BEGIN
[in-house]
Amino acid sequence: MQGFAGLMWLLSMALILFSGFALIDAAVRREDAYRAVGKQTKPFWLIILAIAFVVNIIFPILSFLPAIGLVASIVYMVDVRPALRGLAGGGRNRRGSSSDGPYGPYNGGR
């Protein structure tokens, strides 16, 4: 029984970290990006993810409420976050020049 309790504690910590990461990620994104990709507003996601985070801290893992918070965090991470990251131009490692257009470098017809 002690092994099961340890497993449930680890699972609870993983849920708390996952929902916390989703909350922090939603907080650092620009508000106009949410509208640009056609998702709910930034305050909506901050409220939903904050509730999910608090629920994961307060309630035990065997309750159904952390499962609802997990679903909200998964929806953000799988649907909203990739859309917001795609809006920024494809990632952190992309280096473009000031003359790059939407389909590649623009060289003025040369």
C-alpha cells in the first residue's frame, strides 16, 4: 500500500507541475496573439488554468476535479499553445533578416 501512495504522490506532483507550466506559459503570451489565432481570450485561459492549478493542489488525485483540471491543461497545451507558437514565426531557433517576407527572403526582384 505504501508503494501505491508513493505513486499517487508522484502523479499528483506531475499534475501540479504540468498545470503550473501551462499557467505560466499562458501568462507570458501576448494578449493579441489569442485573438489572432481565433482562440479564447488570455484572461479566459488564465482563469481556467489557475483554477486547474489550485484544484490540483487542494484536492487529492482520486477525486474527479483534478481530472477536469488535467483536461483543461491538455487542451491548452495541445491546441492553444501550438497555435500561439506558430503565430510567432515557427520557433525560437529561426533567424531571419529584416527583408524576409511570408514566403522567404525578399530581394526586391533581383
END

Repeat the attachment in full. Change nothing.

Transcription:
[in-house]
Amino acid sequence: MQGFAGLMWLLSMALILFSGFALIDAAVRREDAYRAVGKQTKPFWLIILAIAFVVNIIFPILSFLPAIGLVASIVYMVDVRPALRGLAGGGRNRRGSSSDGPYGPYNGGR
């Protein structure tokens, strides 16, 4: 029984970290990006993810409420976050020049 309790504690910590990461990620994104990709507003996601985070801290893992918070965090991470990251131009490692257009470098017809 002690092994099961340890497993449930680890699972609870993983849920708390996952929902916390989703909350922090939603907080650092620009508000106009949410509208640009056609998702709910930034305050909506901050409220939903904050509730999910608090629920994961307060309630035990065997309750159904952390499962609802997990679903909200998964929806953000799988649907909203990739859309917001795609809006920024494809990632952190992309280096473009000031003359790059939407389909590649623009060289003025040369």
C-alpha cells in the first residue's frame, strides 16, 4: 500500500507541475496573439488554468476535479499553445533578416 501512495504522490506532483507550466506559459503570451489565432481570450485561459492549478493542489488525485483540471491543461497545451507558437514565426531557433517576407527572403526582384 505504501508503494501505491508513493505513486499517487508522484502523479499528483506531475499534475501540479504540468498545470503550473501551462499557467505560466499562458501568462507570458501576448494578449493579441489569442485573438489572432481565433482562440479564447488570455484572461479566459488564465482563469481556467489557475483554477486547474489550485484544484490540483487542494484536492487529492482520486477525486474527479483534478481530472477536469488535467483536461483543461491538455487542451491548452495541445491546441492553444501550438497555435500561439506558430503565430510567432515557427520557433525560437529561426533567424531571419529584416527583408524576409511570408514566403522567404525578399530581394526586391533581383